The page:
It is significant that all political parties represented in Parliament participated in the formation of the Constituent Assembly, thus giving legitimacy to the process. However, the Constitution that the Constituent Assembly adopted lacked similar legitimacy. The Federal Party discontinued participation after the Assembly decided to make Sinhala the only official language. The United National Party voted against the Constitution. With all political parties agreeing on the Constituent Assembly process, it was a unique opportunity to adopt a constitution that had the support of the people at large. But Assembly proceedings show that the United Front, which had a two-thirds majority but had received a little less than 50% of the popular vote, imposed a constitution of its choice. The Constitution also extended the term of the legislature by two years which had a chilling effect on Sri Lankan democracy. There is certainly a lot to learn from the 1970-72 reform process.

Retaining the parliamentary form of government

Whilst the desire of the UF was to make a complete break from the Soulbury Constitution modelled on the British system, it nevertheless considered the Westminster model of parliamentary government to be suitable for Sri Lanka.

However, J.R. Jayewardene proposed the introduction of an executive presidency, a proposal opposed even by Dudley Senanayake, a former prime minister and the leader of the UNP. Interestingly though, Jayewardene was to have the last word. After he was elected Prime Minister in 1977, the UNP he led having obtained an unprecedented five-sixths majority in Parliament, Jayewardene introduced the executive presidency through the Second Amendment to the 1972 Constitution. He followed it up with the Second Republican Constitution of 1978, based on an executivepresidency sans any checks and balances usually found in countries with a presidential form of government.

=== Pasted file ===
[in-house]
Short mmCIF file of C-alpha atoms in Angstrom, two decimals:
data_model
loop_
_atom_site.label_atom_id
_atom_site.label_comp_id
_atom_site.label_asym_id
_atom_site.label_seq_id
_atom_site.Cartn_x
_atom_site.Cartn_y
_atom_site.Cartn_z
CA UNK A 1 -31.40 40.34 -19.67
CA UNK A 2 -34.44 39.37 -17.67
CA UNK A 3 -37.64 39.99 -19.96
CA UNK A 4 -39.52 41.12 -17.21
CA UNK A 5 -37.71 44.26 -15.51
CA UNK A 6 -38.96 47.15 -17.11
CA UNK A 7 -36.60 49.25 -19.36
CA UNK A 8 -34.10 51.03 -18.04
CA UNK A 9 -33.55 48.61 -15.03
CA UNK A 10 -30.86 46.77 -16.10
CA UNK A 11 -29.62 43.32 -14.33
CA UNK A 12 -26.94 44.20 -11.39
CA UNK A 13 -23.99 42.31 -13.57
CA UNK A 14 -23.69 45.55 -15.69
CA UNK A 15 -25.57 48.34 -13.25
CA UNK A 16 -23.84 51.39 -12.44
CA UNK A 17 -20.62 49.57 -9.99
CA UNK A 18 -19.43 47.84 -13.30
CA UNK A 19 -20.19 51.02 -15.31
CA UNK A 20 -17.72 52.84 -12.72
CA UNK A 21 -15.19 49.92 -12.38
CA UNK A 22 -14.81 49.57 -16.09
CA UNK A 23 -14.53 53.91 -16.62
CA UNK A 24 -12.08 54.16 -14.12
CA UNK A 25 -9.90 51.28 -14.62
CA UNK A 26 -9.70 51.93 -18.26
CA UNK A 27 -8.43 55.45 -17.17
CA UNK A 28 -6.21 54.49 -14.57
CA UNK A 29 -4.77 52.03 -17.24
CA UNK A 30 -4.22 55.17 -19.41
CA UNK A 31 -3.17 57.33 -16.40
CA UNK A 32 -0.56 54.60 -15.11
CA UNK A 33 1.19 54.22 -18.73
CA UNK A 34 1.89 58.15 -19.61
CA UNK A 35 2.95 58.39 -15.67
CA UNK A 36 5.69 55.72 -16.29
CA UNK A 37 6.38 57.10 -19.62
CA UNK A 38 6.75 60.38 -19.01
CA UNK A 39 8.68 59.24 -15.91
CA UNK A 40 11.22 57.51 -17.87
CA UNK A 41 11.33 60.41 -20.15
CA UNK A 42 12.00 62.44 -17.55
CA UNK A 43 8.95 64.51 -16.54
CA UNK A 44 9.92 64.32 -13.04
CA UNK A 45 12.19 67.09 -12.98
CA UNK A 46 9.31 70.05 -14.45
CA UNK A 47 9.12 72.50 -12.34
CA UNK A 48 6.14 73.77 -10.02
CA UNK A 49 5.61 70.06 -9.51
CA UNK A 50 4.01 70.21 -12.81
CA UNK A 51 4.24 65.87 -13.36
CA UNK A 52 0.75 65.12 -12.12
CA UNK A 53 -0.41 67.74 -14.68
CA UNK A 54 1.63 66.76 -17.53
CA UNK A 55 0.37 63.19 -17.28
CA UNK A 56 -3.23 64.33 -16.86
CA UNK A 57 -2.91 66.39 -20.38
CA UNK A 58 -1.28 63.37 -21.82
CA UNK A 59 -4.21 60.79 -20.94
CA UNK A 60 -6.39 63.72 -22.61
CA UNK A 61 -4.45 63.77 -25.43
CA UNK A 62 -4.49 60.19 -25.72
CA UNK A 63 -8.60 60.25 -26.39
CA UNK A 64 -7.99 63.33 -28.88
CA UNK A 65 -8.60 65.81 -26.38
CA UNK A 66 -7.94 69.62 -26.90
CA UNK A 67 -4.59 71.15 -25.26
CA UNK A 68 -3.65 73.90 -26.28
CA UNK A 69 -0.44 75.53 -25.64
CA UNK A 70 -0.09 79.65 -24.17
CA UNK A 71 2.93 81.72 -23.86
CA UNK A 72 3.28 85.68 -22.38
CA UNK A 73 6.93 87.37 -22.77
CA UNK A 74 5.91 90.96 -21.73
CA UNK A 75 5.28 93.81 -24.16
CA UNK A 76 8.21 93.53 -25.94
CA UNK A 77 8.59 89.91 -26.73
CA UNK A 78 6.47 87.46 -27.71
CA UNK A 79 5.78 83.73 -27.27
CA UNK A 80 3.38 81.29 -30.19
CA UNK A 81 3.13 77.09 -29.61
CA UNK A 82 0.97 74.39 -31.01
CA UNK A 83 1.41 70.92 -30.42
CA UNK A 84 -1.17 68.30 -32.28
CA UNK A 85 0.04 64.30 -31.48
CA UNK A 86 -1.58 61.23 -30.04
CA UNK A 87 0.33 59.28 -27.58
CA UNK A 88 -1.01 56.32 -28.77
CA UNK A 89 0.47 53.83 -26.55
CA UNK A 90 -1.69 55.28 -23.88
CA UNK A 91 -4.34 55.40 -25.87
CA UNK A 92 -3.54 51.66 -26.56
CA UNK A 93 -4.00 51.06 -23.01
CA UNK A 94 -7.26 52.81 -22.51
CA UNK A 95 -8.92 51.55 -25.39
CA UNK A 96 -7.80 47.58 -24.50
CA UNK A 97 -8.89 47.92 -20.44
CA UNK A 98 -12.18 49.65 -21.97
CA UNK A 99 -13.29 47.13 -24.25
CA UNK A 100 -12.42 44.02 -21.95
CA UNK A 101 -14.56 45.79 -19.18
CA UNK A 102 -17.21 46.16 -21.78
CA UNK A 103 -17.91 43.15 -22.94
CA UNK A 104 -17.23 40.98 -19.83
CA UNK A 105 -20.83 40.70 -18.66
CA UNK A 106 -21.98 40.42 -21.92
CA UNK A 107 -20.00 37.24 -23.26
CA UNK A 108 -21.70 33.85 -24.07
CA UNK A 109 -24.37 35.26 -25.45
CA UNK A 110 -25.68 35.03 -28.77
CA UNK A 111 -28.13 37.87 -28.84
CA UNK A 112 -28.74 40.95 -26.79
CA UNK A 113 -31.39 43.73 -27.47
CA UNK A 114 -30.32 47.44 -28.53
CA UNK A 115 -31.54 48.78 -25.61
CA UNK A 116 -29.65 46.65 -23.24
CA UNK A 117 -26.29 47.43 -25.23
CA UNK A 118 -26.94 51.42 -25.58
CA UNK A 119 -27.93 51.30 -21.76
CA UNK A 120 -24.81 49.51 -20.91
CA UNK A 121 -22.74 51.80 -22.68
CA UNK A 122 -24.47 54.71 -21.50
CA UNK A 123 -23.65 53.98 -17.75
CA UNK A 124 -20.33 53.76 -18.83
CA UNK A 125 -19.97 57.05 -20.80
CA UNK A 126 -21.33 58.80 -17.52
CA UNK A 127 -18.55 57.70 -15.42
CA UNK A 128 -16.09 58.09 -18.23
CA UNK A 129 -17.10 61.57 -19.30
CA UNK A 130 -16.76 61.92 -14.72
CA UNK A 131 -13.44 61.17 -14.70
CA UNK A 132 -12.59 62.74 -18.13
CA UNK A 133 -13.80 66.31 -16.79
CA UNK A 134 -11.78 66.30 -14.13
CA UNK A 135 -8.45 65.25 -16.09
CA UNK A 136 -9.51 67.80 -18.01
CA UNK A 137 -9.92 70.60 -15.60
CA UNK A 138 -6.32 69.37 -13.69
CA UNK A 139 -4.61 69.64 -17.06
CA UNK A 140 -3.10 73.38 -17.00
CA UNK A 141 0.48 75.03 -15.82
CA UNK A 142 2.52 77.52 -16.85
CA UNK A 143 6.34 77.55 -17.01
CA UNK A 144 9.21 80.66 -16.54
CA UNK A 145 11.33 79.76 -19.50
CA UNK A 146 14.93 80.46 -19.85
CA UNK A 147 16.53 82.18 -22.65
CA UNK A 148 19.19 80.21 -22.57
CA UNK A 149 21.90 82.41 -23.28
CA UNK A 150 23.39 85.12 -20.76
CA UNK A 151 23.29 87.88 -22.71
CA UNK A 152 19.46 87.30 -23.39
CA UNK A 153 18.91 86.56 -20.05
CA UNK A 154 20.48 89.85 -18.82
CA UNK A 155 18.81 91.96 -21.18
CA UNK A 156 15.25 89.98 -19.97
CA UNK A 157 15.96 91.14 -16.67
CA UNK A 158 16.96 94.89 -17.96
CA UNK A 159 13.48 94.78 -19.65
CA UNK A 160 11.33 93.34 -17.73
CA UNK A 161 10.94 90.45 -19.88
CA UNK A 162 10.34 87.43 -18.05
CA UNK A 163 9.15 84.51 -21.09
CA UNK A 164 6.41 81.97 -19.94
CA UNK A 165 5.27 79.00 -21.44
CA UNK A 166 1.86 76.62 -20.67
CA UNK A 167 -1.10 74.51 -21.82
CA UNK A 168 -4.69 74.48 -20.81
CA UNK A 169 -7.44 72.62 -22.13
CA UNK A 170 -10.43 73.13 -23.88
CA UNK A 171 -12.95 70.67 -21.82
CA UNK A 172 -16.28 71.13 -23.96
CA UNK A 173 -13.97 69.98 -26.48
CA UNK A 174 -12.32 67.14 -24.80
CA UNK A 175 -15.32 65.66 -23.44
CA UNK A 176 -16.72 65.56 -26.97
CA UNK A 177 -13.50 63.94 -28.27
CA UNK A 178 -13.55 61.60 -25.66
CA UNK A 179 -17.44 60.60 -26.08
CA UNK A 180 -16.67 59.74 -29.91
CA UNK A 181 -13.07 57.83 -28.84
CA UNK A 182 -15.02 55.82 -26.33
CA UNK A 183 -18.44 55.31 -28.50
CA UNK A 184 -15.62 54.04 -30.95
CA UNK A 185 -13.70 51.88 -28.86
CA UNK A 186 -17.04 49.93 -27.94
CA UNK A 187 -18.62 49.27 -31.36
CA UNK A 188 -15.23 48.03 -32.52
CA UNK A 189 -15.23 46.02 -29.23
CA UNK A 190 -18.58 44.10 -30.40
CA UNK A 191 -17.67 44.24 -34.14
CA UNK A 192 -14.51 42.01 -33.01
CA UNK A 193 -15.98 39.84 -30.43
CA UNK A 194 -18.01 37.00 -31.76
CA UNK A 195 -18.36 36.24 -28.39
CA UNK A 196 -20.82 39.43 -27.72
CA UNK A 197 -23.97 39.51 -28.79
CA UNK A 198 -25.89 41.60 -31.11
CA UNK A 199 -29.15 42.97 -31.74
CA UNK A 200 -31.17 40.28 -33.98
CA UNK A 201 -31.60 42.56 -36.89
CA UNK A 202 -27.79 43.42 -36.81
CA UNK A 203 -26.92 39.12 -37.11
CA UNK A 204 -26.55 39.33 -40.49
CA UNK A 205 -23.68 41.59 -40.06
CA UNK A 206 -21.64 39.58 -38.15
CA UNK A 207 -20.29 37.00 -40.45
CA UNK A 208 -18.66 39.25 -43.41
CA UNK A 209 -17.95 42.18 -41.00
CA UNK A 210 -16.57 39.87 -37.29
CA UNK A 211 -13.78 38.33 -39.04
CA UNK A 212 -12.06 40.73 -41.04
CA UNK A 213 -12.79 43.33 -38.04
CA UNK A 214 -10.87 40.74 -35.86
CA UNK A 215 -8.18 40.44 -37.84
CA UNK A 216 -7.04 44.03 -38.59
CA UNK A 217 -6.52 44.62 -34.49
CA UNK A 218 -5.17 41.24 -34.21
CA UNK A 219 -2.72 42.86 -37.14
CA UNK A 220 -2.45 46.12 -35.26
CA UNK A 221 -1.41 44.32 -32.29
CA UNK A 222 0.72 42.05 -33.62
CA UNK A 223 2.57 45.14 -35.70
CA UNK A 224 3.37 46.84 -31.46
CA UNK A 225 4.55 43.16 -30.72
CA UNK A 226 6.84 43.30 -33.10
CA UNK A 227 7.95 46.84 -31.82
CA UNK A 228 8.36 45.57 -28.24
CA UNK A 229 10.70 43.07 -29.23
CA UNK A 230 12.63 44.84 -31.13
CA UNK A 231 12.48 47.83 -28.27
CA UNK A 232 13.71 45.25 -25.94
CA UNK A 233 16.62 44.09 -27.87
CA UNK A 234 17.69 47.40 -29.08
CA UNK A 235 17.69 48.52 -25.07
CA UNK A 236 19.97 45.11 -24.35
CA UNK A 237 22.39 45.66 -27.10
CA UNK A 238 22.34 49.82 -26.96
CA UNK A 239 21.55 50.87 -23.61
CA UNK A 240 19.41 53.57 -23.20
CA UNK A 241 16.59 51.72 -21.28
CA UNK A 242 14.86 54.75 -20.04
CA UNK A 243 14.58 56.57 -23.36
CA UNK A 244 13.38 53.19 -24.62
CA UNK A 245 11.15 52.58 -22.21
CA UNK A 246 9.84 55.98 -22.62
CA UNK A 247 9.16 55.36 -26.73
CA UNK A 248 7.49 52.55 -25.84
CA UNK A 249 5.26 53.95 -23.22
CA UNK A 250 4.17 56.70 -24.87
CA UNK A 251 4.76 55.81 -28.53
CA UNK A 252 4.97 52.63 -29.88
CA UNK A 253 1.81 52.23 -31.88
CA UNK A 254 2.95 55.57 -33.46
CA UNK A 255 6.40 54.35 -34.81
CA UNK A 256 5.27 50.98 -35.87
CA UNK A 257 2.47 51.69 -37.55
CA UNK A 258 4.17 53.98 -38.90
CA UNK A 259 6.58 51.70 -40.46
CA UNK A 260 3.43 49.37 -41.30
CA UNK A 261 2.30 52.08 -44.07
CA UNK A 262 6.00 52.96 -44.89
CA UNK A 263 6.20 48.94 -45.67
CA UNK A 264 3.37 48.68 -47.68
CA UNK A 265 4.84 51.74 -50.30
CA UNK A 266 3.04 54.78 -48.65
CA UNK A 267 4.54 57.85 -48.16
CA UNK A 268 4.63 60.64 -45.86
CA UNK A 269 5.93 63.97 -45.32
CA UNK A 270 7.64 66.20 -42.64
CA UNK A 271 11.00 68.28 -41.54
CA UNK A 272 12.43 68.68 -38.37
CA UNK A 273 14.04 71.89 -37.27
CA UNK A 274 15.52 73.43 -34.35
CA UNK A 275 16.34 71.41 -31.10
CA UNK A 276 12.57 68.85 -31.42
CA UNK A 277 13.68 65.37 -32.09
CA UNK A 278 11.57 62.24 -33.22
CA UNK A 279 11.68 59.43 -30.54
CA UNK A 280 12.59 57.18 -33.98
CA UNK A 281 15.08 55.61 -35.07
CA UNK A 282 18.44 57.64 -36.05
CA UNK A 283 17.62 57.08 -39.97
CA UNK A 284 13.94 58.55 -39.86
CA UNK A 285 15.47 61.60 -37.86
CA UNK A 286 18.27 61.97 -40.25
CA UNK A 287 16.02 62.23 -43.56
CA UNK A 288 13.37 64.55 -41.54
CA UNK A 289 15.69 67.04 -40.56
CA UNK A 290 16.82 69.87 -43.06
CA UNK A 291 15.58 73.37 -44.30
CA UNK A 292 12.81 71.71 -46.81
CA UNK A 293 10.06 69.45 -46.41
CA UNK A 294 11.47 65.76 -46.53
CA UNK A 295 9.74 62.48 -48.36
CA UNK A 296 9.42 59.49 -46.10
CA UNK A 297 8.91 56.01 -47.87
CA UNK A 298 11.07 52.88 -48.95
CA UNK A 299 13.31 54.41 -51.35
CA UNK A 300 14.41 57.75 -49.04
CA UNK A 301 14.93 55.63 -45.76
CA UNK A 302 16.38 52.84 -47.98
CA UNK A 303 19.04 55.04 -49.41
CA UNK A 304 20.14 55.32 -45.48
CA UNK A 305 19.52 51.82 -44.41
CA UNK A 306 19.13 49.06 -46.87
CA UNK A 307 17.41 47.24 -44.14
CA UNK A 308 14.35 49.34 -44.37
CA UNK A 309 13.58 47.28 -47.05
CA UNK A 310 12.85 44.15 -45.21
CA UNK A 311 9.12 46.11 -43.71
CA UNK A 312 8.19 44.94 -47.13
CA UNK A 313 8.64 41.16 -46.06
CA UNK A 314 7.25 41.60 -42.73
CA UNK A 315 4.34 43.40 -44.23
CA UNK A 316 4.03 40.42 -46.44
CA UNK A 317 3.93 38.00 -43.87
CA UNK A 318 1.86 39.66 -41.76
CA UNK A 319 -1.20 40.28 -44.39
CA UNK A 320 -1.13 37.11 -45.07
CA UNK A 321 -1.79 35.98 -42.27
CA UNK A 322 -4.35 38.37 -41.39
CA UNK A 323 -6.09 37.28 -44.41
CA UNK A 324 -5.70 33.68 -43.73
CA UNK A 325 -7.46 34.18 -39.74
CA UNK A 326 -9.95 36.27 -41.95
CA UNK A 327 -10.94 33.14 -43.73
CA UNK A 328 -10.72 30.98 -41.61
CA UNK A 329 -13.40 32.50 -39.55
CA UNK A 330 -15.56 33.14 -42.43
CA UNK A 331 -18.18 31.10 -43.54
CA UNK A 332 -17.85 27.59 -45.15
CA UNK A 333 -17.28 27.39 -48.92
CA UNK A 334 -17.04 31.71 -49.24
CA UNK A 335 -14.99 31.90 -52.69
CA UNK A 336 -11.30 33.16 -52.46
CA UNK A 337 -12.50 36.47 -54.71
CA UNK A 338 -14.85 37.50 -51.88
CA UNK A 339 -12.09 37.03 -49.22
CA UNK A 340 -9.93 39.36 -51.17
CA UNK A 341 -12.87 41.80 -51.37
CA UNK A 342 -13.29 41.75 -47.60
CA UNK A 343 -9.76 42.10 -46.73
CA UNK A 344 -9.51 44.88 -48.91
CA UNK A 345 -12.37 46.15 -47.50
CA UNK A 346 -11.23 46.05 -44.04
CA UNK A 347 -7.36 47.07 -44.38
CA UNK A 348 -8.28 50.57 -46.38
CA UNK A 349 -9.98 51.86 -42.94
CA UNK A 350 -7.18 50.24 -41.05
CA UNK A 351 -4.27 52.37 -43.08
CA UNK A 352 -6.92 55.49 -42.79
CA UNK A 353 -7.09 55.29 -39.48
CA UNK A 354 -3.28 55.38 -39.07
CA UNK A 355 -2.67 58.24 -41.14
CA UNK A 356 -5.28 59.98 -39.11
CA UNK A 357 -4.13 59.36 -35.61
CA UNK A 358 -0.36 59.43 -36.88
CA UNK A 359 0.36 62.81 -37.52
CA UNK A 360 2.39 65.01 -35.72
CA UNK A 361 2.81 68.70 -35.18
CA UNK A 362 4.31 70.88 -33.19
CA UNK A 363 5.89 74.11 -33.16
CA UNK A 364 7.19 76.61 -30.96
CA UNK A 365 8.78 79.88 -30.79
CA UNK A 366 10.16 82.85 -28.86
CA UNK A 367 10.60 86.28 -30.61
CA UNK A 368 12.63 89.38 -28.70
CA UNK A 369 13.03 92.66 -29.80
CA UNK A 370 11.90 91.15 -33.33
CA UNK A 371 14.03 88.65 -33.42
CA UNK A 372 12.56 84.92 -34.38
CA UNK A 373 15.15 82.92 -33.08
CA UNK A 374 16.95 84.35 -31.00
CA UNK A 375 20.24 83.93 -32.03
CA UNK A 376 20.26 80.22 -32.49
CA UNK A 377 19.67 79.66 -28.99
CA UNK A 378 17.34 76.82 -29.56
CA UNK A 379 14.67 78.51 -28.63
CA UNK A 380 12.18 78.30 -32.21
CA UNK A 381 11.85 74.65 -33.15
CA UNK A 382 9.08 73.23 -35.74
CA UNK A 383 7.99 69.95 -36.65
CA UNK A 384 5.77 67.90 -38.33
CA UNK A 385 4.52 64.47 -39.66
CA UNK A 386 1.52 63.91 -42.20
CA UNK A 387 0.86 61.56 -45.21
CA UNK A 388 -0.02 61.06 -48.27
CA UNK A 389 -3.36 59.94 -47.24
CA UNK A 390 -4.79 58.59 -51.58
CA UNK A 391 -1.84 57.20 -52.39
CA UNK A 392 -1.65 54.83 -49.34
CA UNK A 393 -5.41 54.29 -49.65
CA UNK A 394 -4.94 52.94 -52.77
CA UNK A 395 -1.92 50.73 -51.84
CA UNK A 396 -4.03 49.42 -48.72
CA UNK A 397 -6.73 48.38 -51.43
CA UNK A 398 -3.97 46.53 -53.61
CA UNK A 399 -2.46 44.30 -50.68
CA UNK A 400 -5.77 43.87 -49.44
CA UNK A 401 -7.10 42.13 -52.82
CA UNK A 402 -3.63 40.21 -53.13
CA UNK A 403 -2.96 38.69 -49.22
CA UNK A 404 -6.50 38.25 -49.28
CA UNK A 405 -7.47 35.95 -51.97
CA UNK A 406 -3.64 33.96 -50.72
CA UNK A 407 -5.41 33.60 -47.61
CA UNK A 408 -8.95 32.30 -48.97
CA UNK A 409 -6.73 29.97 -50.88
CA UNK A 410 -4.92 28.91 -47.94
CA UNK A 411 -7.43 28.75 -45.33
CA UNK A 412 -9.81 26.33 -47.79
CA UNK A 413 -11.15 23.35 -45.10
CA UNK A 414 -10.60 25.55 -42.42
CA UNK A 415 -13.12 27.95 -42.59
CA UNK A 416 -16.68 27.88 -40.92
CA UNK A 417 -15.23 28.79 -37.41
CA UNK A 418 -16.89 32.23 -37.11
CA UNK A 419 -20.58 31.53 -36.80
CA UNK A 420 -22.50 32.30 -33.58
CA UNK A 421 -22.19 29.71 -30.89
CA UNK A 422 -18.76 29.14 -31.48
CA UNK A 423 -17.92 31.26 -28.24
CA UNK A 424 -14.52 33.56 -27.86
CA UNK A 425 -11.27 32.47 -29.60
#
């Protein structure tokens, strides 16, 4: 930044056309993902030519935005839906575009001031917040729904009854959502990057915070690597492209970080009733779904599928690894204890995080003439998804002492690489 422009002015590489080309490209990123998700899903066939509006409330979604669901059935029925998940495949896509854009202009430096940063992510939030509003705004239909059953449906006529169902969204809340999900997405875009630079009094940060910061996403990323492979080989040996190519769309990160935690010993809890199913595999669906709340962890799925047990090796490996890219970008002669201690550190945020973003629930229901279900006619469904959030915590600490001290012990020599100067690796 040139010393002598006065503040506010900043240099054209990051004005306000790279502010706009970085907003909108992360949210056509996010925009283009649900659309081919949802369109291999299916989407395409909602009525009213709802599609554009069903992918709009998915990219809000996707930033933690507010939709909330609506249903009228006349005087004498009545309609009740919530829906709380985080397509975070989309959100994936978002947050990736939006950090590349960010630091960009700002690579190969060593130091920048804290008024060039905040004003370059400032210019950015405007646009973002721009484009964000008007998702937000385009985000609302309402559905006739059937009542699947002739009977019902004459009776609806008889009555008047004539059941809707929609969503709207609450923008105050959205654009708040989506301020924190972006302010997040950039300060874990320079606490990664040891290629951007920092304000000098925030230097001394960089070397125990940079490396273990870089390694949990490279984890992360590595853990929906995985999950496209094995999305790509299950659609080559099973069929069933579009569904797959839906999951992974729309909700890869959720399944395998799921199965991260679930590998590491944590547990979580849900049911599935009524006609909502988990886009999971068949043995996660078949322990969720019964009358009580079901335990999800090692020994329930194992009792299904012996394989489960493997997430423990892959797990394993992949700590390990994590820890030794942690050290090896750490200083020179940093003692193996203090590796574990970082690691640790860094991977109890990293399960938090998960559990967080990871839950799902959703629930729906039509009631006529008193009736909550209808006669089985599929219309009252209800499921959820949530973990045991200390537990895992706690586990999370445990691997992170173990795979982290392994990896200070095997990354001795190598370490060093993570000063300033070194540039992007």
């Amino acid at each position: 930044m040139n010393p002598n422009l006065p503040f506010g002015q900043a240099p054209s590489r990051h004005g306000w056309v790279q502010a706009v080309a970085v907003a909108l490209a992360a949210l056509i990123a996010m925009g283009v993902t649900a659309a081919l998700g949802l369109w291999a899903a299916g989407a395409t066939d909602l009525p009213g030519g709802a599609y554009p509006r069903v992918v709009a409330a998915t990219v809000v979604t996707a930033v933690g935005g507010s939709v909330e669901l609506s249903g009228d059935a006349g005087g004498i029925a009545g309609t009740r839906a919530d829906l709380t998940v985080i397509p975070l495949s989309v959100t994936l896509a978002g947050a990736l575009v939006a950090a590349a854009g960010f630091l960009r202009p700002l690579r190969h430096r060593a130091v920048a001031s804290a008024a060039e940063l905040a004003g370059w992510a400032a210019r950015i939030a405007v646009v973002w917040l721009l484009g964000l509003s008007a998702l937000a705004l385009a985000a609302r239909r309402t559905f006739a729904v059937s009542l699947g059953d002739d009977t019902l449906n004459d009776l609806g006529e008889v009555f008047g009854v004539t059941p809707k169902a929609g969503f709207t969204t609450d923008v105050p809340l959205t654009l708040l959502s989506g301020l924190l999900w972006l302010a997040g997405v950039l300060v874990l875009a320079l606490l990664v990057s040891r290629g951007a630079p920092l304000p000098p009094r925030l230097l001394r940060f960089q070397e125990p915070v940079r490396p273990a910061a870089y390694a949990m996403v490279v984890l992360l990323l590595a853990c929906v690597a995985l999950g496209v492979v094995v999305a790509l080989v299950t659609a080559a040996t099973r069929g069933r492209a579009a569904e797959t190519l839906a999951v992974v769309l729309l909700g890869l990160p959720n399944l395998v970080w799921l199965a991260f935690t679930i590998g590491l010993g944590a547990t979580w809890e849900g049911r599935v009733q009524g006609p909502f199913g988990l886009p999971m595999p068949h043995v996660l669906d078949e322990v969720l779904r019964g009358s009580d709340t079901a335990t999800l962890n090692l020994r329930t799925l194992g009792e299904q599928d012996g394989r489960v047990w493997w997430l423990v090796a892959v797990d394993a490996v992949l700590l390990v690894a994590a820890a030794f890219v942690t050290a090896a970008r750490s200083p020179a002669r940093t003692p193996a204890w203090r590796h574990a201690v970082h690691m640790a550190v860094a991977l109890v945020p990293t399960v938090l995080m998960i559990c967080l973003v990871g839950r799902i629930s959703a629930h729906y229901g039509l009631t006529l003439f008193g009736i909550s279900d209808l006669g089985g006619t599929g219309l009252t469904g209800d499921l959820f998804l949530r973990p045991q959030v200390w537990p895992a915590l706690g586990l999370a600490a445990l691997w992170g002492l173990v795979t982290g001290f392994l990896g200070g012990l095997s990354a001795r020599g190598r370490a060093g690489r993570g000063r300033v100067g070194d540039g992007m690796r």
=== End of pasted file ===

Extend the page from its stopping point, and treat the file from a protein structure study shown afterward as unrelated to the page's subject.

It is salutary, in the above context, to recall the words and sentiments expressed by Sirimavo Bandaranaike during the debate on the Second Amendment to the Constitution: “The effect of this amendment is to place the President above the National State Assembly. Above the law and above the courts, thereby creating a concentration of State power in one person, whoever he might be. This has happened in other countries before, and history is full of examples of the disastrous consequences that came upon such nations that changed their Constitutions by giving one man too much power. (…) We oppose this Bill firmly and unequivocally. It will set our country on the road to dictatorship and there will be no turning back. This Bill will mark the end of democracy in Sri Lanka, as the late Dudley Senanayake realized when these same ideas were put to him in the United National Party.”

Dr De Silva warned against the danger of counterposing the Prime Minister chosen by the people who are sovereign against a President who is directly elected: “Let me put it directly and more strongly. You have the Prime Minister chosen by the people who are sovereign. Then, if you have a President, chosen also by the sovereign people directly through the exercise of a similar franchise, you have at the heart and apex of the State two powers counterposed to each other, each drawing its power from the same source, the sovereign people, but each drawing the power independent of the other.” No Constitution will be able to define adequately and satisfactorily the relationship between the two, he explained.

(Next: Part II: A Majoritarian Constitution)

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Jacqueline concerned about situation in Sri Lanka



Jacqueline Fernandez: They need empathy and support

Jacqueline Fernandez, who is very much a part of Sri Lanka, and now a big name in Bollywood, has been in the news quite often, the past few months – for various reasons.

However, she does worry about the situation in Sri Lanka and had this to say on Instagram:

“As a Srilankan, it is heartbreaking to see what my country and countrymen are going through. I have been flooded with a lot of opinions since this began from around the world. I would say, do not be too quick to pass a judgement and vilify any group based on what is shown. The world and my people do not need another judgement, they need empathy and support. 2-minutes of silent prayer for their strength and well-being will bring you much closer to them than a comment based on a loose grasp of the situation,” she wrote.

“To my country and countrymen, I am hoping this situation comes to an end soon and through means which are peaceful and for the benefit of the people. Praying for immense strength to those dealing with this. Peace to all!” she added.